The

A requirement of the

We use COF measurements on a submetre scale for our analysis of seismic
velocities. The results suggest the existence of closely spaced reflective
surfaces for elastic seismic waves (and also radar waves). The relevance of
the presented analysis for real seismic data is based on the major assumption
of a laterally extended and coherent fabric layering on the scale of the
first Fresnel zone

Far more fabric data than are
currently sampled in ice-core studies are required to pursue this hypothesis
in the future. To this end, ultrasonic methods can be applied in ice-core
boreholes

Following the findings of our study, for seismic data acquisition in the field we
recommend (1) considering polarimetric survey set-ups (with two or even more cross lines) with both reflection and wide-angle measurements and
(2) focusing on accurate travel time recordings at high frequencies of the seismic source.
This should be
supported by three-component vertical seismic profiling where boreholes are
available. Also, S waves should be acquired as they provide useful
information on crystal anisotropy due to shear-wave splitting. On the crystal
scale, we suggest to include an investigation on the possible influence of
variations in grain size for the elastic wave propagation in polycrystalline
ice, which is currently not considered for theoretical calculations, to
complement recent work on the temperature dependency of elastic properties

The presented

We found that the azimuthal change in P-wave velocity and shear-wave splitting can be
as large as

The results of our study demonstrate for the first time that
short-scale variability in anisotropic fabric as observed in these polar and
alpine ice cores causes corresponding high short-scale variability in
seismic interval velocities. Current laboratory fabric measurements from an
ice core drilled on an ice stream also show early indications of high
fabric variability and unexpected fabric types (Jan Eichler, personal
communication, 2017), offering an ideal target for extending this study to an environment with another
deformation regime. Based on the presented evidence in this study the next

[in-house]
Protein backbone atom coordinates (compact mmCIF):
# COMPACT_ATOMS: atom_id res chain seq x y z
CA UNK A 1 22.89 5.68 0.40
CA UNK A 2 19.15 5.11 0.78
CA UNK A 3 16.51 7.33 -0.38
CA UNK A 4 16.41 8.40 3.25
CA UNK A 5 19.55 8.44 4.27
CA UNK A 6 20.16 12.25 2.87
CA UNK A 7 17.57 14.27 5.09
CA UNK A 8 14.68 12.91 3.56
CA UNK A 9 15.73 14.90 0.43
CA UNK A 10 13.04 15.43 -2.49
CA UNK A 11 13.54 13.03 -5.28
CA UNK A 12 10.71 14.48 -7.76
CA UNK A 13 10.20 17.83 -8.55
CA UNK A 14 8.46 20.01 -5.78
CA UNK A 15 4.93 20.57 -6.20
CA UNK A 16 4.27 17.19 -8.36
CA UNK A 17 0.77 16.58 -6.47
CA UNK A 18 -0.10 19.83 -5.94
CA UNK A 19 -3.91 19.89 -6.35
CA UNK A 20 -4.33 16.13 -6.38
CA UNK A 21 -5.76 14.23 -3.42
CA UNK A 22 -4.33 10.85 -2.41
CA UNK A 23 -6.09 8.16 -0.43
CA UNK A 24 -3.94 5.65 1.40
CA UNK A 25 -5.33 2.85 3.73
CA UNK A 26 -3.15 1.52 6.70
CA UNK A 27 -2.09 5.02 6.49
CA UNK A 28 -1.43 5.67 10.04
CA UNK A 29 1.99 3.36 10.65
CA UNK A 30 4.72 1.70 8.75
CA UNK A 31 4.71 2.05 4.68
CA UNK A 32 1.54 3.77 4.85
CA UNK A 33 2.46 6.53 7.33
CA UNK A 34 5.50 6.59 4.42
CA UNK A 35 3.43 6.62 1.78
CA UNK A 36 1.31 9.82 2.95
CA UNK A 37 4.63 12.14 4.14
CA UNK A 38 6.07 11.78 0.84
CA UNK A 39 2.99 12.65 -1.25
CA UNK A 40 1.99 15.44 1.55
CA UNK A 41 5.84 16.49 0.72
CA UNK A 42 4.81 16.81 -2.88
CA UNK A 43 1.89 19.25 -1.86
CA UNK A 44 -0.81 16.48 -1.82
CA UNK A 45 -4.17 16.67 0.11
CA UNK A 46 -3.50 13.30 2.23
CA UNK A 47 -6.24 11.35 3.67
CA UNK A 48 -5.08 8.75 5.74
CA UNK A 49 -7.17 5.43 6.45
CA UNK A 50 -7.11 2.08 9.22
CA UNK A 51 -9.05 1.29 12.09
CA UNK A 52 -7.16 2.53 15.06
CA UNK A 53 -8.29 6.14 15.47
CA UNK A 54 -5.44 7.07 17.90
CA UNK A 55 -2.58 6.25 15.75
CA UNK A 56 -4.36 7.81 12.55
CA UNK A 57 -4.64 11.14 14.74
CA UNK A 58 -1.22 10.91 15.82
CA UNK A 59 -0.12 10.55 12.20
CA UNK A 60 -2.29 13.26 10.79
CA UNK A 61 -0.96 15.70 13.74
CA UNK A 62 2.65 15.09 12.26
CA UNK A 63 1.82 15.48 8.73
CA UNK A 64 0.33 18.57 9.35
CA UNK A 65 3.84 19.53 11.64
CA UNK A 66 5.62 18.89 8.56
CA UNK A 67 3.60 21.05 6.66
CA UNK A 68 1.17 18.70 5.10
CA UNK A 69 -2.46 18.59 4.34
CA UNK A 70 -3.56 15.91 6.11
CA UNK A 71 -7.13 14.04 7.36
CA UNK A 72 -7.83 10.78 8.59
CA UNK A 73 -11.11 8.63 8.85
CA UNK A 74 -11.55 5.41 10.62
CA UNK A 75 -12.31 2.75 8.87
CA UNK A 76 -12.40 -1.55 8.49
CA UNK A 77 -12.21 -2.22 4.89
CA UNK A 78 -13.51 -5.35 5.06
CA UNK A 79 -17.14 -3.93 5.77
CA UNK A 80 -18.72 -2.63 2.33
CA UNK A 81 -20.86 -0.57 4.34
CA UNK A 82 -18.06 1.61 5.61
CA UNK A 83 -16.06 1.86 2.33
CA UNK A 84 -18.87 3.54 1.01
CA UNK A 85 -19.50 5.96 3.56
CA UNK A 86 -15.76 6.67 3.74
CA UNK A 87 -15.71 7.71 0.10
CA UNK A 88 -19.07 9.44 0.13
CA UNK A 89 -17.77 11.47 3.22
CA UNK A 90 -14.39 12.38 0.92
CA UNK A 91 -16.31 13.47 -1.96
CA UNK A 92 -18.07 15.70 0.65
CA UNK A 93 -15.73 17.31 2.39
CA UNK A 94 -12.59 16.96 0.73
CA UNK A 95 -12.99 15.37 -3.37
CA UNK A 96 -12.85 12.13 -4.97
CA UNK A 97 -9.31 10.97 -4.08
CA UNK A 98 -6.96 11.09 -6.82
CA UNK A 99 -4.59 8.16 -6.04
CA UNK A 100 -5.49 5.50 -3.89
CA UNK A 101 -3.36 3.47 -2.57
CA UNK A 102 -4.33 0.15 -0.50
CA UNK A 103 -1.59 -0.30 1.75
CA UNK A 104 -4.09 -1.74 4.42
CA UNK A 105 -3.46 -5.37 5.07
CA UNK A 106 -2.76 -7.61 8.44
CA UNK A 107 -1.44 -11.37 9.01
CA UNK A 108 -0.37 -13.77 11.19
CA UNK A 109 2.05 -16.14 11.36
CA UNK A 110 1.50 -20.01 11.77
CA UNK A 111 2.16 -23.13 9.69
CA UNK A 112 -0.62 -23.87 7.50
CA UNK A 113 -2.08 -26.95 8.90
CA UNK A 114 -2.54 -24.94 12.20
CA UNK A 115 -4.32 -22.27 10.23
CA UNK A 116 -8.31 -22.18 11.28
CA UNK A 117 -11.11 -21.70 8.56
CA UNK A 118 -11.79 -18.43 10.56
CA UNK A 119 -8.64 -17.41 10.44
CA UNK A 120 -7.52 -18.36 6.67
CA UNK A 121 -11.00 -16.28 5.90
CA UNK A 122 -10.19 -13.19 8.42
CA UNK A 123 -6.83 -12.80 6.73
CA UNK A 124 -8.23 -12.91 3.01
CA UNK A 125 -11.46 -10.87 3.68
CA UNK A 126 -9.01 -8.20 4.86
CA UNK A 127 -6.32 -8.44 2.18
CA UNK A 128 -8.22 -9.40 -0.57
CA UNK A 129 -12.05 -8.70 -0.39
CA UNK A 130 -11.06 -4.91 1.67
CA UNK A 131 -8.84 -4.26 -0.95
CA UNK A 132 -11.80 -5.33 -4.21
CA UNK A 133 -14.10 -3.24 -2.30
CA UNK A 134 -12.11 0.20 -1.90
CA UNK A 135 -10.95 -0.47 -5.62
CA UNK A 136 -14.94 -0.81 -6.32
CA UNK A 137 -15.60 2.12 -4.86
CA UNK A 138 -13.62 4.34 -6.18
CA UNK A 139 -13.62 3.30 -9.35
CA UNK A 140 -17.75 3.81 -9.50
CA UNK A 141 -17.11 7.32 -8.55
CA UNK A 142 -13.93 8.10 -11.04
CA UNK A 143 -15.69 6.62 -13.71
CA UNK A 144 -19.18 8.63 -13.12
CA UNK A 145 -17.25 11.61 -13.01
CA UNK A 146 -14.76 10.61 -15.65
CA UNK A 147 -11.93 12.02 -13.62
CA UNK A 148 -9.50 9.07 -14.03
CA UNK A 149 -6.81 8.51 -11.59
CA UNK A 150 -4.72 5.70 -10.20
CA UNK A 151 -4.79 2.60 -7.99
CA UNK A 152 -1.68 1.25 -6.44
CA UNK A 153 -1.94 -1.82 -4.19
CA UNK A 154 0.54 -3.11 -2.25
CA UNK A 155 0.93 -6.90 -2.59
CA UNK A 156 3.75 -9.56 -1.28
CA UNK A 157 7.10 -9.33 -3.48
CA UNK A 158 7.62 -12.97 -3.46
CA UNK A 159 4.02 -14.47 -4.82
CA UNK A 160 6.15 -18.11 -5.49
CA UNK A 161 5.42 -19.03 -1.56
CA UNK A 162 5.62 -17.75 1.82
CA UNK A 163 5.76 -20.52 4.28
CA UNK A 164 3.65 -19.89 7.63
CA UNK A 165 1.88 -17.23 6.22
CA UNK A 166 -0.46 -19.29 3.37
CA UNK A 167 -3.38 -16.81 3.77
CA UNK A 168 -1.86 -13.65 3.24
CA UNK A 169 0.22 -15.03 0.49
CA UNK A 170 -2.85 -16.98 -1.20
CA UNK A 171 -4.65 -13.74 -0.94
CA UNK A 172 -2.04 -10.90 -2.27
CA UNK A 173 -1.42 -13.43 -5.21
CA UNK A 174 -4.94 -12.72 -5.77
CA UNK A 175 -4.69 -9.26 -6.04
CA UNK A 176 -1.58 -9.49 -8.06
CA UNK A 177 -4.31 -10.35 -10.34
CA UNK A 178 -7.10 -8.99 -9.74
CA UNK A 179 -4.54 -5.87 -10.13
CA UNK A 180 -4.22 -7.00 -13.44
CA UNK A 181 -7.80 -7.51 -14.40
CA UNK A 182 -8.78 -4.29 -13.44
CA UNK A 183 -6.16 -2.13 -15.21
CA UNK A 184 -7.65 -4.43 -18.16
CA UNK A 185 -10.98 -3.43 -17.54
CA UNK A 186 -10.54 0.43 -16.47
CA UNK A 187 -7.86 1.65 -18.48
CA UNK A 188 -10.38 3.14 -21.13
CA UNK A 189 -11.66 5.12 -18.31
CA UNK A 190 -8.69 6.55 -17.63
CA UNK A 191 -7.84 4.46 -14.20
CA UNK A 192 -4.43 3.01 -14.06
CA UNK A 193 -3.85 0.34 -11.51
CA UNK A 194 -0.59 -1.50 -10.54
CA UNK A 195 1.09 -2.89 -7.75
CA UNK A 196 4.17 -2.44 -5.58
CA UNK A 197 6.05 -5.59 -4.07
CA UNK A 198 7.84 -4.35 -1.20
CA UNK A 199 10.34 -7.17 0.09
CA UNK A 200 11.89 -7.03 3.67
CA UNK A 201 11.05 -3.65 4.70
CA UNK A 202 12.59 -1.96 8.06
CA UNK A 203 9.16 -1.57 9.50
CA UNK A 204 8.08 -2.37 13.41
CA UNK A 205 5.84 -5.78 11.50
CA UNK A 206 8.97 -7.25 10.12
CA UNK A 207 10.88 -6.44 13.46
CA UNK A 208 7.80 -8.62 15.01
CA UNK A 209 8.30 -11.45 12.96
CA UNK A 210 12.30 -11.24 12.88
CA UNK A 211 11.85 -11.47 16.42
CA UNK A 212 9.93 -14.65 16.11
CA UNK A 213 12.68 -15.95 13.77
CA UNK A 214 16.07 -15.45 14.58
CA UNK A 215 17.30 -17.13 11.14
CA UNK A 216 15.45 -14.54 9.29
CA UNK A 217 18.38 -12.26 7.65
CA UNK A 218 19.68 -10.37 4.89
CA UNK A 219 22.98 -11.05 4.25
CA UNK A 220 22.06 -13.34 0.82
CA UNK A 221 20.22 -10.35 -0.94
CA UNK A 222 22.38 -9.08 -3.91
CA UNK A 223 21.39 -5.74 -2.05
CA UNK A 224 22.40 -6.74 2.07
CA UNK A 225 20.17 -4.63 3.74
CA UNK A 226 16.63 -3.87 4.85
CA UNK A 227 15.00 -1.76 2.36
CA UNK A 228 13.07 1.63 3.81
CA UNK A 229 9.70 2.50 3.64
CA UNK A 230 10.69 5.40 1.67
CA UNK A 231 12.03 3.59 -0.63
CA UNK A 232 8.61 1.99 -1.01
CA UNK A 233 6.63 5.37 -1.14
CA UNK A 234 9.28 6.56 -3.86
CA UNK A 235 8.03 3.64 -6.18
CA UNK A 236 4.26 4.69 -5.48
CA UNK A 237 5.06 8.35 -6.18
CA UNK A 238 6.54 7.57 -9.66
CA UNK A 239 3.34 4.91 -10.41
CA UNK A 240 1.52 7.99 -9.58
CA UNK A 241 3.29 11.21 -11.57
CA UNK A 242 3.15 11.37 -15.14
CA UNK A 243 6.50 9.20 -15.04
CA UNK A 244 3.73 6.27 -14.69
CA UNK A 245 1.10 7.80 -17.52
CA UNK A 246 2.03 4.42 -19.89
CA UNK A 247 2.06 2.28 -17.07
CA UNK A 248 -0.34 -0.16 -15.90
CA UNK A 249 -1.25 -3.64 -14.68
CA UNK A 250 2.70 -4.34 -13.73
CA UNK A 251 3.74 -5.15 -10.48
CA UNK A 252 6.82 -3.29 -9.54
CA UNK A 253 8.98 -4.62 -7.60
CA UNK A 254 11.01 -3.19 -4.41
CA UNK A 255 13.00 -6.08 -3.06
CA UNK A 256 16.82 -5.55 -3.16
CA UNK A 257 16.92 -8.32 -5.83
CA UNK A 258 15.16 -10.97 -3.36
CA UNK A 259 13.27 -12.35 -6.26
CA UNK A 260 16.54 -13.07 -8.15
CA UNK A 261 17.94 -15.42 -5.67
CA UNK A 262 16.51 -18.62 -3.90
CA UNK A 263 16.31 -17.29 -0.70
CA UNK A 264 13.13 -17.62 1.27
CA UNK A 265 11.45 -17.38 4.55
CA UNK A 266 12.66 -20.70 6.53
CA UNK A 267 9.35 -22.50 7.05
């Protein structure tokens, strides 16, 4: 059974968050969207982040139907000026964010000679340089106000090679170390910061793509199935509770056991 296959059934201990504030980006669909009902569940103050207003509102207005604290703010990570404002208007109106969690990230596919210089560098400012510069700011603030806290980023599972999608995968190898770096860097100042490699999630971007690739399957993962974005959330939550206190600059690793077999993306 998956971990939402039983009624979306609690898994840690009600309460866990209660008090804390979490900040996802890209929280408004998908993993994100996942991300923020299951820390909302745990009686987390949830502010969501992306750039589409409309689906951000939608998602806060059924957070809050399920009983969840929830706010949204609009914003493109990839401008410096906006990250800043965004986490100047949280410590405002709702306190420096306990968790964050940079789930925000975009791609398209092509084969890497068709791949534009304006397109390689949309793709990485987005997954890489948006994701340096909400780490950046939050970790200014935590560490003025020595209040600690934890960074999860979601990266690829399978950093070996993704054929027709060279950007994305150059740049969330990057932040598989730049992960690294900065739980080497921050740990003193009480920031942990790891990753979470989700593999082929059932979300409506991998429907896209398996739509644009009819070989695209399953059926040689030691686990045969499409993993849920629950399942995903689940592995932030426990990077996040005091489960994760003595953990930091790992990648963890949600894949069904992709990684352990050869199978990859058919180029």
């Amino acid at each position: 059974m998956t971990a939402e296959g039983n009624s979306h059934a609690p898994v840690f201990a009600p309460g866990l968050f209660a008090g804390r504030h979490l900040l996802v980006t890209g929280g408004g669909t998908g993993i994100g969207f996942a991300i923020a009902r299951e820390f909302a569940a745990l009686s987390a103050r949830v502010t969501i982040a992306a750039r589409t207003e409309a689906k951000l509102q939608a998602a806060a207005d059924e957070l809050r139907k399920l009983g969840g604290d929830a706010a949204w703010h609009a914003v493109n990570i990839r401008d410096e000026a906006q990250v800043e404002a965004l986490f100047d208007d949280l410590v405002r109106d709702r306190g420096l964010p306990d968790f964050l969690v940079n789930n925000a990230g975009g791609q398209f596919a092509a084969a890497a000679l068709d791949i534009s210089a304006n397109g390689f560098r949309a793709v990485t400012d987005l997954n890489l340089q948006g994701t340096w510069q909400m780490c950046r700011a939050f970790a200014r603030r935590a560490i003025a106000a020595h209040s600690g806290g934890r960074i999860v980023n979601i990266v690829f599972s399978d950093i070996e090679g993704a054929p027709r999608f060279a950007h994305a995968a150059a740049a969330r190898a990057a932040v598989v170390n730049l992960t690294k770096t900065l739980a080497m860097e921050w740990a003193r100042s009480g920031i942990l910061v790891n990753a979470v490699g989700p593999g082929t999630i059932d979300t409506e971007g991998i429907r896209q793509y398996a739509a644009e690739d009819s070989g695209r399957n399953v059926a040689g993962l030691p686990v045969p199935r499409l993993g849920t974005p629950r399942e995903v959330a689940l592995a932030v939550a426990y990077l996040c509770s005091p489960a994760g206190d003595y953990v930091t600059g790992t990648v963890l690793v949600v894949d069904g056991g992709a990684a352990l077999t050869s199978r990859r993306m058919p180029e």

steps should include the investigation of how a succession of short-scale
fabric layers could induce englacial reflections, as has been reported and
hypothesised in earlier studies

As conventional surface-based seismic surveys are not likely to resolve this
short-scale variability, ultrasonic techniques for borehole and laboratory
studies could be the solution to both issues of lost core orientation and low
resolution. For this emerging field of applications, we offer further insight
into what to expect from crystal-orientation fabric anisotropy in ice.
Equally, our results can provide context for data collected with frozen-in
seismometers in boreholes, where evidence for shear-wave splitting on
non-vertical ray paths was found (David Prior, personal communication, 2018). Lastly, we
want to highlight that, while the depth scale of the KCC ice core differs from
that of the EDML ice core by a factor of

The fabric and eigenvalue data sets for the ice cores KCC
^{®} and are available upon request.

A fourth-order tensor rotation is expressed as

The general rotation matrix in three dimensions is given by the cosines
between the axes of local

For a coordinate transformation of the monocrystal elasticity tensor

It is possible to express both rotations in a single rotation matrix

By using Voigt notation, which mathematically implies a change in base, the rotation matrix

The rotation matrix

The expressions for

From the characteristic polynomial of Eq. (

For

The algorithm is implemented in MATLAB^{®} for this study.

The study was initiated and supervised by OE. The fabric data were collected and analysed by IW (EDML) and JK (KCC), and the data collection by JK was supervised by IW. Calculations were conducted by JK and supported by discussions with AD. The paper was written by JK, with comments and suggestions for improvement from all co-authors.

The authors declare that there are no competing interests.

We would like to thank the KCC drilling team with colleagues from the Institute of Environmental Physics (Heidelberg University, Germany), the Climate Change Institute (University of Maine, USA) and the Institute for Climate and Environmental Physics (University of Bern, Switzerland). Many thanks to Daniela Jansen for suggestions for the improvement of the manuscript. Johanna Kerch was funded by the Studienstiftung des deutschen Volkes and supported by HGF grant no. VH-NG-803 to Ilka Weikusat. We gratefully acknowledge Maurine Montagnat and Huw Horgan for their helpful comments which improved the manuscript and Martin Schneebeli for editing this manuscript. The article processing charges for this open-access publication were covered by a Research Centre of the Helmholtz Association. Edited by: Martin Schneebeli Reviewed by: Huw Horgan and Maurine Montagnat